• Do not stick to one-trick talent builds – While some talents feel most suited for your playstyle or stronger, keep your and the enemy team composition in mind. Team talent synergies (for example heroes that profit from slowing effects) or counter-picks against the enemy team or talent choice may come to mind.
  • Learn from mistakes – No one likes to fail. A natural reaction would be to look for blame in others. But try to take a step back, maybe watch replays of games and see if you positioned and decided correctly
  • Make use of the statistics – The stats screen (TAB) shows important numbers which are
  • Learn the maps and their deciding factors. Some maps have more important objectives, others have powerful merc camps. It takes time to practice and get known to the maps and learn their finer intricacies.
  • Before starting with “Unranked” mode, try to get a wider hero roster fitting for the map you play on – Maps with objectives and lanes wide apart such as Blackheart’s Bay or Dragon Shire give clear advantages to mobile heroes with global movement abilities (such as Falstad, Dehaka, Brightwing, Zagara). Other maps however focus on objective damage against bosses, so heroes with high damage output (Valla, Hanzo, Raynor) may be a good choice.

There are many maps with different mechanics and objectives to learn. You can use custom games to pick the map you want, or play any other mode to experience them randomly.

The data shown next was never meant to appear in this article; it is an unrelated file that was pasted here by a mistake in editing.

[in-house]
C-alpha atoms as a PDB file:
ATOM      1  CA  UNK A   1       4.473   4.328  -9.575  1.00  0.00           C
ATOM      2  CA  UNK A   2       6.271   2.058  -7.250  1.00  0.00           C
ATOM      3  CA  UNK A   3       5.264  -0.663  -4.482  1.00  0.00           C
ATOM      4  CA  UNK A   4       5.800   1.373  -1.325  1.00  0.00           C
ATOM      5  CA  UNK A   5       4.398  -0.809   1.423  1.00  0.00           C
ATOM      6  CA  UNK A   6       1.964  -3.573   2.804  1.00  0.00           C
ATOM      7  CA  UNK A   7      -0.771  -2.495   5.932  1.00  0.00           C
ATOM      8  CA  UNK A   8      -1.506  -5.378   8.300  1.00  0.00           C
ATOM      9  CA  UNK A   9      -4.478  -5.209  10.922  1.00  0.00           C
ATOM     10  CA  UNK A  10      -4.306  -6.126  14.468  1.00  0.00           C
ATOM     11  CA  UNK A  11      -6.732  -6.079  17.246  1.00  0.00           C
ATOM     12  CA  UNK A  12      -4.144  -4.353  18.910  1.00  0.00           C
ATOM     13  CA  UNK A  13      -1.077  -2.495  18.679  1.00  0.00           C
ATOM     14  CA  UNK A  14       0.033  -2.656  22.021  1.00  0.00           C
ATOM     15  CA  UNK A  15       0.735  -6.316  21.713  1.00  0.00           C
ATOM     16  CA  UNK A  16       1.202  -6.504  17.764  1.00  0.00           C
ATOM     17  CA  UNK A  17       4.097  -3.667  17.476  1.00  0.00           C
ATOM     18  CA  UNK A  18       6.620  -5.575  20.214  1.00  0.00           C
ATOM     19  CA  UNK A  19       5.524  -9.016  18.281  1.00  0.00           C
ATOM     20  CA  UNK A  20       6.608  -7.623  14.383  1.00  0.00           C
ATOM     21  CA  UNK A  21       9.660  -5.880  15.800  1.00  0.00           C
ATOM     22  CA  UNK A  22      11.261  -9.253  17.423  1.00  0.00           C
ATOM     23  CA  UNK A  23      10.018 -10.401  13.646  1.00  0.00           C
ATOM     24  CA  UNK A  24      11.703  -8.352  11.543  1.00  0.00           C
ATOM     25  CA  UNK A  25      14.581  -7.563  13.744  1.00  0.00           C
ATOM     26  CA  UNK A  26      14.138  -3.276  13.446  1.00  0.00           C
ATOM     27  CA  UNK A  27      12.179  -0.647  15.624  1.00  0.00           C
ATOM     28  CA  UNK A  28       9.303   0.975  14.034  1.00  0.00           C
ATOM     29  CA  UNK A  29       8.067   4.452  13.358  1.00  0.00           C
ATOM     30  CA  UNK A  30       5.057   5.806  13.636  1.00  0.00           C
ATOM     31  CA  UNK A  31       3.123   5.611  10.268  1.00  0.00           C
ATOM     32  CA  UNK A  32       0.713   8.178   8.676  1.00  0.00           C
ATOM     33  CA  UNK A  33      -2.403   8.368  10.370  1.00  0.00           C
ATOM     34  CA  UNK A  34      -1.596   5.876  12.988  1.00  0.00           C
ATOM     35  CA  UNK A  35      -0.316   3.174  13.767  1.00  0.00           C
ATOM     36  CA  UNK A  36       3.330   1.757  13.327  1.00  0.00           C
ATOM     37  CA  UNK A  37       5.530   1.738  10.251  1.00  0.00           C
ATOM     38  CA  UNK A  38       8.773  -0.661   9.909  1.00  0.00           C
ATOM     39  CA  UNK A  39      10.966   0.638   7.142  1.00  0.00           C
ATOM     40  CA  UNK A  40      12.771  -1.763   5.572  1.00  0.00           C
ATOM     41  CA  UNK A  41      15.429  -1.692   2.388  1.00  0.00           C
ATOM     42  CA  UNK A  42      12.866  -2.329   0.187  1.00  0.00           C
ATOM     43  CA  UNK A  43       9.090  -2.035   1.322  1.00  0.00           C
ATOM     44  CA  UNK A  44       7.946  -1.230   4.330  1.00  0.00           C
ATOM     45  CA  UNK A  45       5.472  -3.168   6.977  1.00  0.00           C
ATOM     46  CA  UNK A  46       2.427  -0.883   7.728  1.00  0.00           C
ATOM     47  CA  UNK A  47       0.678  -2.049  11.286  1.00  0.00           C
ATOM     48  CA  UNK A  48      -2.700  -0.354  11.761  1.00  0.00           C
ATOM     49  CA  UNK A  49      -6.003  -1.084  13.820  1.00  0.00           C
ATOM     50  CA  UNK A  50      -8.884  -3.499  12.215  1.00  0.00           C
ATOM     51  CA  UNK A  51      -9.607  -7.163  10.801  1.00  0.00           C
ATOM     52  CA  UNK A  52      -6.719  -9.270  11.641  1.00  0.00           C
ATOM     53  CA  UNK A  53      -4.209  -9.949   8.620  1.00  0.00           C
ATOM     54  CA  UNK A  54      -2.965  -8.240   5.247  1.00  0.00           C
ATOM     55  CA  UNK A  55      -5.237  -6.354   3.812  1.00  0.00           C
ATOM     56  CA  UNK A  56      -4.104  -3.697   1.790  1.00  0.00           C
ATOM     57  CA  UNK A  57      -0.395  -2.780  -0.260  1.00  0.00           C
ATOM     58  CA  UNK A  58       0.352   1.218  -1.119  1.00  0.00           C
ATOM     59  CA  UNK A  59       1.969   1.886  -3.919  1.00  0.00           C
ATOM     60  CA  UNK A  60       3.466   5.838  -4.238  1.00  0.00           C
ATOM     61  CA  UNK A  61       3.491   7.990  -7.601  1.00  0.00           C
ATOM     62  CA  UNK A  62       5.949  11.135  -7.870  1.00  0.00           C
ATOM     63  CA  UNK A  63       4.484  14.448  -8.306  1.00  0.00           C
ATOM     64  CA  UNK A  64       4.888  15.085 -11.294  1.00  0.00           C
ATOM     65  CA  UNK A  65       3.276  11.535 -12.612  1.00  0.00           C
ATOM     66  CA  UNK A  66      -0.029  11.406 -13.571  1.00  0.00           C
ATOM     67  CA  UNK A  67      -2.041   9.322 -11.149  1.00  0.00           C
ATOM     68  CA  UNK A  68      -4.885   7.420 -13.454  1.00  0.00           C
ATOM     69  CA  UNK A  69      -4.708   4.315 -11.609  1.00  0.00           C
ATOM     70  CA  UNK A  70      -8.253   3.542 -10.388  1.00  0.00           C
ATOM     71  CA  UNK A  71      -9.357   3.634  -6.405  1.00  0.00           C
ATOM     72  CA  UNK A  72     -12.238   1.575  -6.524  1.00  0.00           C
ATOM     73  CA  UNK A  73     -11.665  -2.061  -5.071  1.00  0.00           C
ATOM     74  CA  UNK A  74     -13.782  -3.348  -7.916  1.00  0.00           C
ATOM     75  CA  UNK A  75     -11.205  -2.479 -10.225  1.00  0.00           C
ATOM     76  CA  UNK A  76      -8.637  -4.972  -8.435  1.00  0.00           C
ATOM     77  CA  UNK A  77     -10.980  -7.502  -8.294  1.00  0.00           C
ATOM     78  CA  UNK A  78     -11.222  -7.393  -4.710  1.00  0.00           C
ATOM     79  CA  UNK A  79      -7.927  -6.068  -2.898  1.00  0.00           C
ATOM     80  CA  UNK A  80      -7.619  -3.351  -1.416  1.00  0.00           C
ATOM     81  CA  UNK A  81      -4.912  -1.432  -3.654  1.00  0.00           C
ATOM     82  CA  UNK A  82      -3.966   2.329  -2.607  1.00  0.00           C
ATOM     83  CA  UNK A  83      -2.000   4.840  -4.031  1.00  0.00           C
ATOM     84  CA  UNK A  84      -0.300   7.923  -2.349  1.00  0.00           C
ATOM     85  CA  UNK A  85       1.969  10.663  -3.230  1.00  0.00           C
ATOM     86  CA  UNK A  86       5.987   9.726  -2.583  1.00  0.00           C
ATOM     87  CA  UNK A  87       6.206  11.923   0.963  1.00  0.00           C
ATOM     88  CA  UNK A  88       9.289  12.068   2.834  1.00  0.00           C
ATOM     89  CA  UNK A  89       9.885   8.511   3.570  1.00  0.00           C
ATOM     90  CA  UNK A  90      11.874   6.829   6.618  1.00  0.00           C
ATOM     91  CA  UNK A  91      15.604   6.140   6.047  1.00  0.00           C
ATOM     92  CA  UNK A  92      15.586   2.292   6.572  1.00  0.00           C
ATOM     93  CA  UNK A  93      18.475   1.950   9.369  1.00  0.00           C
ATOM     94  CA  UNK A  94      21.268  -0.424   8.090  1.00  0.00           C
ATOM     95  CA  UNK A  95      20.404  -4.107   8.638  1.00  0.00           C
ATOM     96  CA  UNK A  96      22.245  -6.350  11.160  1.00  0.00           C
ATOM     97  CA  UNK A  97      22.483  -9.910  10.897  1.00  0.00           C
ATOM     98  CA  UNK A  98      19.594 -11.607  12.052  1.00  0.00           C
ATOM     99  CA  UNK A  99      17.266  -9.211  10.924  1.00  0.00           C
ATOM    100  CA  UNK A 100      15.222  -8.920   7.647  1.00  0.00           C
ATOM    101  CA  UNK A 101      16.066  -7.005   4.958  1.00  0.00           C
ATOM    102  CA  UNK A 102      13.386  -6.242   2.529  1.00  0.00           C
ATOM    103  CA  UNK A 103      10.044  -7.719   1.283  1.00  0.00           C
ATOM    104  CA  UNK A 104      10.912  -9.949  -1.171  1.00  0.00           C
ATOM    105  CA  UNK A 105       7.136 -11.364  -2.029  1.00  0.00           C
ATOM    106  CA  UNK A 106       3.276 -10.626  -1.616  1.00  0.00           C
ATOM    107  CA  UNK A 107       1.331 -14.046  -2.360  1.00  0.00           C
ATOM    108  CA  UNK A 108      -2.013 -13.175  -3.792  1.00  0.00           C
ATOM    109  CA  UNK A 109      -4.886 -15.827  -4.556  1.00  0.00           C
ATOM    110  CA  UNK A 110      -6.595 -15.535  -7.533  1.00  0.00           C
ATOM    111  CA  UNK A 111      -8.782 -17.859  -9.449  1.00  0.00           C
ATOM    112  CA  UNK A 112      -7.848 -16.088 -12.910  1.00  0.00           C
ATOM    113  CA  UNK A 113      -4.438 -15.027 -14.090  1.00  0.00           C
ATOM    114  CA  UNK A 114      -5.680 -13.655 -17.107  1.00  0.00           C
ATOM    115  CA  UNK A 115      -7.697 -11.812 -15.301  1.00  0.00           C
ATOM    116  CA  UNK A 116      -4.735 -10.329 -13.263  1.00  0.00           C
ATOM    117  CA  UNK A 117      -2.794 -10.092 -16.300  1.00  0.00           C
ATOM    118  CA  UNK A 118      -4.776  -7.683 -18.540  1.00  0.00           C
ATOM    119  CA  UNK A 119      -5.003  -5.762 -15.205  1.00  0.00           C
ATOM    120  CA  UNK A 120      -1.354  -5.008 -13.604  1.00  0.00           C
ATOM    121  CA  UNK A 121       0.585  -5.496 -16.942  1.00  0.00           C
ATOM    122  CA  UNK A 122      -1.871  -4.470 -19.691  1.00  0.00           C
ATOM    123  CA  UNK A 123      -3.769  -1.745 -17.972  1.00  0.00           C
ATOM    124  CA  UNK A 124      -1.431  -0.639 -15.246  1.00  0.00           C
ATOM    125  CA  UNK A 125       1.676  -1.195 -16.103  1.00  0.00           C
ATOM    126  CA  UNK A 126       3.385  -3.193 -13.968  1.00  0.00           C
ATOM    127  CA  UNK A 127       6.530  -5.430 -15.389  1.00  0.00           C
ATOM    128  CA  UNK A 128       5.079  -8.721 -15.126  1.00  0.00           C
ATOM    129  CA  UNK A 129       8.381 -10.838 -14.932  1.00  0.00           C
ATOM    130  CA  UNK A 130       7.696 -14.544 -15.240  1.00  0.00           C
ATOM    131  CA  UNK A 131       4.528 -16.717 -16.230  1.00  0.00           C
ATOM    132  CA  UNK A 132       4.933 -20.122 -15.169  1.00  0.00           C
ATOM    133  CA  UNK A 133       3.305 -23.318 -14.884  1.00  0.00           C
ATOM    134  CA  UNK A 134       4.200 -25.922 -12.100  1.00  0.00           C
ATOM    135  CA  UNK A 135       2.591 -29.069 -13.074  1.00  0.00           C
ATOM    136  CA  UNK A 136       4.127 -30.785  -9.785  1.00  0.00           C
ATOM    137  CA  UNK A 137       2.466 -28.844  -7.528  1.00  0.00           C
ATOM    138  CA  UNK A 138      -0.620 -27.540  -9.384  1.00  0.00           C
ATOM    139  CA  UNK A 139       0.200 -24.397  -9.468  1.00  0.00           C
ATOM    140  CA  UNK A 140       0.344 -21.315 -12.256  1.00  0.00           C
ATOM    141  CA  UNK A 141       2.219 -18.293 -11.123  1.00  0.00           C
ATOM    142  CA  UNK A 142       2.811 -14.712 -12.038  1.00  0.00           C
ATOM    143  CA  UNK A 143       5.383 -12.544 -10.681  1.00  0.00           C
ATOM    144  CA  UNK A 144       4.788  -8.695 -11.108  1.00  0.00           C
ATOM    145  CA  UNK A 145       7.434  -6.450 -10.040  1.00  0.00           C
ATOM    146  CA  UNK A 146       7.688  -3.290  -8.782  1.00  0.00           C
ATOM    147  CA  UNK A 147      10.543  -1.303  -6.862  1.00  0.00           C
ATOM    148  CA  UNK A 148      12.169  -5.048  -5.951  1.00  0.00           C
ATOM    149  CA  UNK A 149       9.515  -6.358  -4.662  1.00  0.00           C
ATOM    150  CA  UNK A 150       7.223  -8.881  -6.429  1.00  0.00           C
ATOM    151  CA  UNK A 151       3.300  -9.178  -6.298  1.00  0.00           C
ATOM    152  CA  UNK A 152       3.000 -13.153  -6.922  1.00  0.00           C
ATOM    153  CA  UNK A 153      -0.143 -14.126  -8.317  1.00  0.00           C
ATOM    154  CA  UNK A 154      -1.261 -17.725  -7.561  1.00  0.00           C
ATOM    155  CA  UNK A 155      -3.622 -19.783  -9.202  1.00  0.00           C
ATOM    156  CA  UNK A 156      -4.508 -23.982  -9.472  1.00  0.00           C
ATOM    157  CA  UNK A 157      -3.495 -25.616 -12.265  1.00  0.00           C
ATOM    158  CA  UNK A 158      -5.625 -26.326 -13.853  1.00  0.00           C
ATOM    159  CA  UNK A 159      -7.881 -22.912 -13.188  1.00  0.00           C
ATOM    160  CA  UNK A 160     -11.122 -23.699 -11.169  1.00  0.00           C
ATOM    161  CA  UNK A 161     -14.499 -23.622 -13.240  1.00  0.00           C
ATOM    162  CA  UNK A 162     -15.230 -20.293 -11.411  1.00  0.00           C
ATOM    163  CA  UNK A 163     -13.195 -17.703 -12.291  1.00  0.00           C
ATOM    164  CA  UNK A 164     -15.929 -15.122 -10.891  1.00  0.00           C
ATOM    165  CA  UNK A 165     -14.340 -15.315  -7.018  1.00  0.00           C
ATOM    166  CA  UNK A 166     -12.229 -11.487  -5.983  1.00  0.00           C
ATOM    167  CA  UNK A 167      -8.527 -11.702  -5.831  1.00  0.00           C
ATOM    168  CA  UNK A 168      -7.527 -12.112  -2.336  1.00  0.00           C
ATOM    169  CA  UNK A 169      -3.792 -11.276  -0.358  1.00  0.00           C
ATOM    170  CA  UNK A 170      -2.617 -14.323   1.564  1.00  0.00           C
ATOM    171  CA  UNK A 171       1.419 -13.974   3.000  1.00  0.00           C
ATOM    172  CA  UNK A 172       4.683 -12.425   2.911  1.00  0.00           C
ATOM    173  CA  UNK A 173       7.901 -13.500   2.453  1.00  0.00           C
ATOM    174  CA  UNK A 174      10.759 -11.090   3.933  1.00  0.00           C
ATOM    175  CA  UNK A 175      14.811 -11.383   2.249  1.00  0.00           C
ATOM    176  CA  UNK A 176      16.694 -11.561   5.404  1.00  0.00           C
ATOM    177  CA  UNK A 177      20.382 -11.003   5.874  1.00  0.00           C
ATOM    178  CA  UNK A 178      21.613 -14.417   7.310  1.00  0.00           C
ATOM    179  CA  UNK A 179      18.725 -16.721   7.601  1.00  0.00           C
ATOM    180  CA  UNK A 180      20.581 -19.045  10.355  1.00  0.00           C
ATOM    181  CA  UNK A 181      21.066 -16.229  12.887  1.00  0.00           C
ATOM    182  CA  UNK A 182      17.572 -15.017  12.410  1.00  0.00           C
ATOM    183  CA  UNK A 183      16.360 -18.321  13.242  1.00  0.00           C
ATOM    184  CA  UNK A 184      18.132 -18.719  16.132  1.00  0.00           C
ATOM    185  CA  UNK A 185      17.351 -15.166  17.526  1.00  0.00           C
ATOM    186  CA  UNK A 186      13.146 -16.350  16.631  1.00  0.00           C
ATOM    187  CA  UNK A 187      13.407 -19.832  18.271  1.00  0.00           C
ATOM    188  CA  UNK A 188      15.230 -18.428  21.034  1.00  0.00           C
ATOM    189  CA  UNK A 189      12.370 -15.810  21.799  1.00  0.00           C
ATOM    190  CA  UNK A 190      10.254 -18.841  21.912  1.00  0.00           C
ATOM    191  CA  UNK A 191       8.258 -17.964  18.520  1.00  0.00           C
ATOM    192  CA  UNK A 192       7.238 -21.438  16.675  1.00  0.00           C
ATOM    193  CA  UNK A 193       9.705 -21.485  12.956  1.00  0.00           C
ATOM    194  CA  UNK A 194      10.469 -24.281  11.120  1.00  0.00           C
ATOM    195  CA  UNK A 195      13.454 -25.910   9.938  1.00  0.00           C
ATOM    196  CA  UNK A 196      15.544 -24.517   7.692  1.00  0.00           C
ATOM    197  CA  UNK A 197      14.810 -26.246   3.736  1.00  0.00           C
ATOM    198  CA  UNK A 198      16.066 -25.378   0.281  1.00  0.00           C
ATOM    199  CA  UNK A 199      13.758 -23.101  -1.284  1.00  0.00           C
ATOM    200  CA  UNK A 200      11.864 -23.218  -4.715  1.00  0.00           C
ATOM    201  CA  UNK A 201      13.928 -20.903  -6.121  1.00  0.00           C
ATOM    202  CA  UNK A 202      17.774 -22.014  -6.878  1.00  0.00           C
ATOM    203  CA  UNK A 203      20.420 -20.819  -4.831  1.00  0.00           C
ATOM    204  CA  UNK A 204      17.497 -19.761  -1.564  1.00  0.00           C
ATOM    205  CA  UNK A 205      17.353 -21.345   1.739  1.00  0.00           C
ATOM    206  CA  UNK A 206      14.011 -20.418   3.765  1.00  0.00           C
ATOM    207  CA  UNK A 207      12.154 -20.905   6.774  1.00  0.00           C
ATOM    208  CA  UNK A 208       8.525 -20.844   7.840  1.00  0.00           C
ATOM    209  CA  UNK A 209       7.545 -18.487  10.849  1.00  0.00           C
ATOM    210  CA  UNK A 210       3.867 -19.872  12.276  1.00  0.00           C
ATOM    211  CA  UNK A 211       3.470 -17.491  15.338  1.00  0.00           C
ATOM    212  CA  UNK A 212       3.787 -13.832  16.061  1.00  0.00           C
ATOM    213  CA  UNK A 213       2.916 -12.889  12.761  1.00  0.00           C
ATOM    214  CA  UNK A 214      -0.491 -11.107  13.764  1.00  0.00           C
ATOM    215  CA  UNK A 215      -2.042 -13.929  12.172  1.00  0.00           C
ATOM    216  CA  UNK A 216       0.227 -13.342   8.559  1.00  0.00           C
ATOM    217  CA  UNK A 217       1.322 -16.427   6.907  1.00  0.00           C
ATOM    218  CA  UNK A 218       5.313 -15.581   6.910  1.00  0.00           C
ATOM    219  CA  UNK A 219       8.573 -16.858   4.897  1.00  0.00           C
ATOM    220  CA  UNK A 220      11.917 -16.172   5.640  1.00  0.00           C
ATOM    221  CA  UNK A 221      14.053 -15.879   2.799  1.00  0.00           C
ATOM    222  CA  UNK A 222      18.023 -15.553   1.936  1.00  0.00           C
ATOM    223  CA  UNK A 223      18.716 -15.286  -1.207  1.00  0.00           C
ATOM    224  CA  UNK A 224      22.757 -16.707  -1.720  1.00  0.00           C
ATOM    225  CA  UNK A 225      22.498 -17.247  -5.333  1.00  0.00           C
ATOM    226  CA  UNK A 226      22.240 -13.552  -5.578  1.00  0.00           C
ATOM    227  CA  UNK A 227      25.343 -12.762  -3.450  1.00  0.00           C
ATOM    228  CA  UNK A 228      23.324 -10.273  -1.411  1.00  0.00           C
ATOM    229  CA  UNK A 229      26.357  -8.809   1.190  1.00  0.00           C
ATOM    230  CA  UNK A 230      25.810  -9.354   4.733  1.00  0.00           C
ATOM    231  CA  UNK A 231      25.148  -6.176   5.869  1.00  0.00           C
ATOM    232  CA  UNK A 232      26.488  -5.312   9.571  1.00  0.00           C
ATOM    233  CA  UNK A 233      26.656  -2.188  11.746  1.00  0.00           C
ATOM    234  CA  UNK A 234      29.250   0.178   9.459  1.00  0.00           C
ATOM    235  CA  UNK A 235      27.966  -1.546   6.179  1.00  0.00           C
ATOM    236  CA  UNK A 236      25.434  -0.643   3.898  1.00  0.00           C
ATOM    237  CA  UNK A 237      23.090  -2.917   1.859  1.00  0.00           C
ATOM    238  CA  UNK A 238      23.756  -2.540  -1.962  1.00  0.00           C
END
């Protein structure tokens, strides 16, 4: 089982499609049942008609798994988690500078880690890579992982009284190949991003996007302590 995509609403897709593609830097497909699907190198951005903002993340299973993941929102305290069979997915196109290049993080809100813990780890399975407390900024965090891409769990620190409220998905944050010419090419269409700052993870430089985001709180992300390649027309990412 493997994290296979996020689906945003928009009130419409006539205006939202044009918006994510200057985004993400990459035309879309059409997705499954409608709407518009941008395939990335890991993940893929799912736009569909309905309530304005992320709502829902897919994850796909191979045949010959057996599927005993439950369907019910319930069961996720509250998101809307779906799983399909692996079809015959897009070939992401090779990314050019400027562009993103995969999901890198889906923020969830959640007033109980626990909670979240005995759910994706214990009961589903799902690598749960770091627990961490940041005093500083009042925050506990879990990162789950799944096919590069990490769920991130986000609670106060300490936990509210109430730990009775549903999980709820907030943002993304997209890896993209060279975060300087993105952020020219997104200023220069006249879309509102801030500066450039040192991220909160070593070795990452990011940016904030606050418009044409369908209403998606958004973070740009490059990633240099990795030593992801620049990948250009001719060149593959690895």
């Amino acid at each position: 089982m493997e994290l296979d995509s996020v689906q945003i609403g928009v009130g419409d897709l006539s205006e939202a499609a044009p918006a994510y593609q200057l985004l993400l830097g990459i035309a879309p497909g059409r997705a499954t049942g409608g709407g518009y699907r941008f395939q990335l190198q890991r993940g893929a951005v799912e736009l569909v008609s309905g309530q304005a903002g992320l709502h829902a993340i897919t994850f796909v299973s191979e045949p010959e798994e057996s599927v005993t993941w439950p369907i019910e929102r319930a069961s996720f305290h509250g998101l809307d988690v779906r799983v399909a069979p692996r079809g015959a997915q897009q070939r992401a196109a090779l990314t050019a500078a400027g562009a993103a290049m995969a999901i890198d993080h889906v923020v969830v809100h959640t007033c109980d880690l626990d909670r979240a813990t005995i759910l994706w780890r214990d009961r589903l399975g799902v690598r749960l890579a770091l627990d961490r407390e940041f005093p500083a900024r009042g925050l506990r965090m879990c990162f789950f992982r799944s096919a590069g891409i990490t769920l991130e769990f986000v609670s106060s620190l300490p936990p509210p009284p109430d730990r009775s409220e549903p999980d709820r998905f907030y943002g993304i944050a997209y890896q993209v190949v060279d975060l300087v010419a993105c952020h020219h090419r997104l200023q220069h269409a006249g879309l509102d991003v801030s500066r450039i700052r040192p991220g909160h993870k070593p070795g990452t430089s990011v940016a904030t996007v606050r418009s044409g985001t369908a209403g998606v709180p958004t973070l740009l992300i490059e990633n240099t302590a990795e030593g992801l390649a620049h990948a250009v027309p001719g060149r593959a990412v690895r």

Useful sources

Last but not least, here are some useful sources to inform yourself about the game and it’s finer details:

  • The Heroes Wiki – good source to learn more about heroes, mechanics and get “unbiased” information
  • The HOTS official Reddit – a nice source for balancing discussion, humor, or getting info on the newest upcoming events and changes
  • NexusNewbies on Reddit – a good place to ask beginner questions or discuss mechanics
  • HOTSLogs – Are you uncertain on which talents to pick? Wanna see which heroes are popular? Do you dislike thinking for your own? Then this site has you covered 😉
  • Heroes on Twitch (official) – mostly professional plays and commentary, which can be a great source for learning the game. If you link your Twitch account you can even earn loot boxes for the game just by watching.

Youtubers and Streamers

These people are interesting to watch for various reasons explained below, listed in no particular order.:

  • MFPallytime is a variety streamer and Youtuber with a strong focus on HOTS, humor and humilating gameplay. He’s not the best gamer out there but very enjoying to watch and a kind soul. His A-Z series of all heroes is very recommended to watch as you can get a good overview of the heroes with ability explanations on top.
  • NotParadox is the go-to Youtuber for professional and in-depth analysis of all things HOTS. He clearly explains maps, heroes and their talent builds in full detail. Especially noteworthy is his “Common mistakes made on X” series where he clears up common misconceptions about popular Heroes and how to play the game in general.
  • Grubby is a long-time RTS-Legend and high-ranking pro player with a very positive attitude. While streaming HOTS and Warcraft 3 almost daily on Twitch he oftentimes explains user questions live and sheds light on new topics in WOW.

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Got further questions to get started?